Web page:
Our long, dark crawl through the college football off-season continues. Nary a football will be booted in a Buckeye game for more than 40 more days.
As much as we look forward to the Aug. 30 kickoff against Navy, it’s still more than a month away. So instead, we’ll look backward.
And there’s nothing better to look backward at than the greatest rivalry in all of sports. Summer is a great time to break out DVDs of Michigan games past and BTN obliges with some classic games as well. Just the other day I was watching the 1984 version—the first I saw in person—a 21-6 victory that sealed a date with USC in the Rose Bowl.
That was not a banner year for the Wolverines, who finished 6-6 (5-4 in the Big Ten). But it was a fun game for me and it got me thinking about my favorite wins over That Team Up North. After much consideration, I have brought those five home for your perusal here in this very column.
These are my considerations for the best Ohio State wins in The Game since 1970. Many of them had Rose Bowl or national championship implications. Most of them figured in the Big Ten race. All were memorable for one reason or another.
Here we go.
5) 1987 - Ohio State 23, Michigan 20 (Ann Arbor)
It was a terrible season and Earle Bruce had already been dismissed as head football coach. The Game in Ann Arbor would be his final act as the man in charge. The Buckeyes were 5-4-1 and looking to avoid a .500 season and a losing Big Ten record. Michigan was 7-3 with two conference losses, including one at Indiana (seriously!). This game didn’t have the most at stake, but the Buckeyes wanted to win this for Bruce. They even busted out white headbands with “EARLE” written on them.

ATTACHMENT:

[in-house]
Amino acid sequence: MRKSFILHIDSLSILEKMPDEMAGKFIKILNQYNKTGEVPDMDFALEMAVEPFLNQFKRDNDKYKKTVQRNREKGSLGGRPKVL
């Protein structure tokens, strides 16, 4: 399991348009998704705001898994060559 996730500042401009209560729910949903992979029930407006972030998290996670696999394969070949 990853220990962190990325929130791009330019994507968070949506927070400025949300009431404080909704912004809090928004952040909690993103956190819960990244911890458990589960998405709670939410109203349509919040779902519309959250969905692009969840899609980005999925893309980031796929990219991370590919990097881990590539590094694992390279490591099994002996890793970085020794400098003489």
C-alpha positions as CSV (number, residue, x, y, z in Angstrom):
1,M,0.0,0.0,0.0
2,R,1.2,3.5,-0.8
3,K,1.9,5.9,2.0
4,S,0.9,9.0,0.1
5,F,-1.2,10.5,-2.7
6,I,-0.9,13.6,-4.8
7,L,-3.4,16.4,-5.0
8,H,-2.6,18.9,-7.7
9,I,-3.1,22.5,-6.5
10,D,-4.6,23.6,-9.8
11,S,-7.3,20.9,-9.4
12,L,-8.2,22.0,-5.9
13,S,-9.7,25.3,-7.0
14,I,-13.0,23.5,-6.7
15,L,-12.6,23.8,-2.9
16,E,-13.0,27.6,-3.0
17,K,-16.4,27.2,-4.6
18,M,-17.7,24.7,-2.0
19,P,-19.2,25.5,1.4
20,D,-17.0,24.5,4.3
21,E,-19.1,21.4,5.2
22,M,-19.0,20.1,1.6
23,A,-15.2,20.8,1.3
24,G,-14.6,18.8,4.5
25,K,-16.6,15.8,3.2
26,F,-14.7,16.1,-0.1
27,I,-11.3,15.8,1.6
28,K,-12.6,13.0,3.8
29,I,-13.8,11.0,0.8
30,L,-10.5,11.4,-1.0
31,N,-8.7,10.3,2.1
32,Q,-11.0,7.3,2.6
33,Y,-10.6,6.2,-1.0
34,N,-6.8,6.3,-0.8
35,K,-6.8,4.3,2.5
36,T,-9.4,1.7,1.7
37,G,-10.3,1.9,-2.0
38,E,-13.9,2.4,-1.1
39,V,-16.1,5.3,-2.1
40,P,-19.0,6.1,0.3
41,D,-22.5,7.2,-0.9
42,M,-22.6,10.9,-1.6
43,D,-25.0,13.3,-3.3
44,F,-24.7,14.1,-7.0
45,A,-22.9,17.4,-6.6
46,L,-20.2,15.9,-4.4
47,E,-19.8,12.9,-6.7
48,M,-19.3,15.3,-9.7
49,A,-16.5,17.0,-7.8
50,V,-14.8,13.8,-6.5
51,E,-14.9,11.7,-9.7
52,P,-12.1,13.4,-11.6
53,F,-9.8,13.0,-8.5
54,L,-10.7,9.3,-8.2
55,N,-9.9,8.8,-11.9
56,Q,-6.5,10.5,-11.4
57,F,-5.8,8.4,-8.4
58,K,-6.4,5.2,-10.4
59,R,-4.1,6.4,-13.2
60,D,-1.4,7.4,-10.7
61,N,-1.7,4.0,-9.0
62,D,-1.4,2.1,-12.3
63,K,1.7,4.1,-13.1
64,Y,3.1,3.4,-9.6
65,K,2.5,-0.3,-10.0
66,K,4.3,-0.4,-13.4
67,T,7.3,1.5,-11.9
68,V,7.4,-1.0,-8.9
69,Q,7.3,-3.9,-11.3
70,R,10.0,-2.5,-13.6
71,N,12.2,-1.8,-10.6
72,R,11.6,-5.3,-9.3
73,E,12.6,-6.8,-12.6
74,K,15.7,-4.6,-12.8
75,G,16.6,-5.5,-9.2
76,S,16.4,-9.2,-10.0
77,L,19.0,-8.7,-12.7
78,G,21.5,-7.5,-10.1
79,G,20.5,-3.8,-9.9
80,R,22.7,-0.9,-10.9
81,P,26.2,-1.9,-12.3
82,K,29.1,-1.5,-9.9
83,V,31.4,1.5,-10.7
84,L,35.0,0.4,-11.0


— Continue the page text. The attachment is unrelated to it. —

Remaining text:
Despite the emotion, Michigan broke out in front 13-0 early on a Jamie Morris touchdown run and a pair of Mike Gillette field goals. The defense started to turn the tide with a forced fumble that Tom Tupa converted with a short TD pass to Everett Ross to pull within six points at the half.
The Buckeyes stopped Michigan to start the second half and stunned the Michigan Stadium crowd with a short pass from Tupa to Carlos Snow that the nifty running back turned into a 70-yard score. Ohio State led 14-13. After David Brown picked off Wolverines quarterback Demetrius Brown (no relation) and returned it to the 19, the Buckeyes scored on a Tupa keeper but missed the extra point.
Snow’s fumble led to a tying touchdown and the teams entered the fourth tied at 20. A 77-yard drive capped by Matt Frantz’s 26-yard field goal provided the go-ahead score and a Leroy Hoard fumble ended Michigan’s hopes.
Earle was carried off the field in celebration and a younger version of me sprinted out to the block M at midfield, briefly contemplated relieving himself on it, and then regained his sense and simply danced a jig. Bruce went out a winner with a 6-4-1 mark on the season as Ohio State decided not to accept a bowl invitation in the aftermath of firing its coach. Michigan took out its frustration on Alabama, 28-24 in the Hall of Fame Bowl to finish 8-4 (5-3).
4) 1979 - Ohio State 18, Michigan 15 (Ann ARbor)
The other end of the Earle Bruce era spectrum took place in 1979. In Earle’s first time as head coach in The Game, his Buckeyes were 10-0, ranked second in the country, and in search of the national championship. No. 13 Michigan was 8-2 (6-1) and looking for a share of the conference title.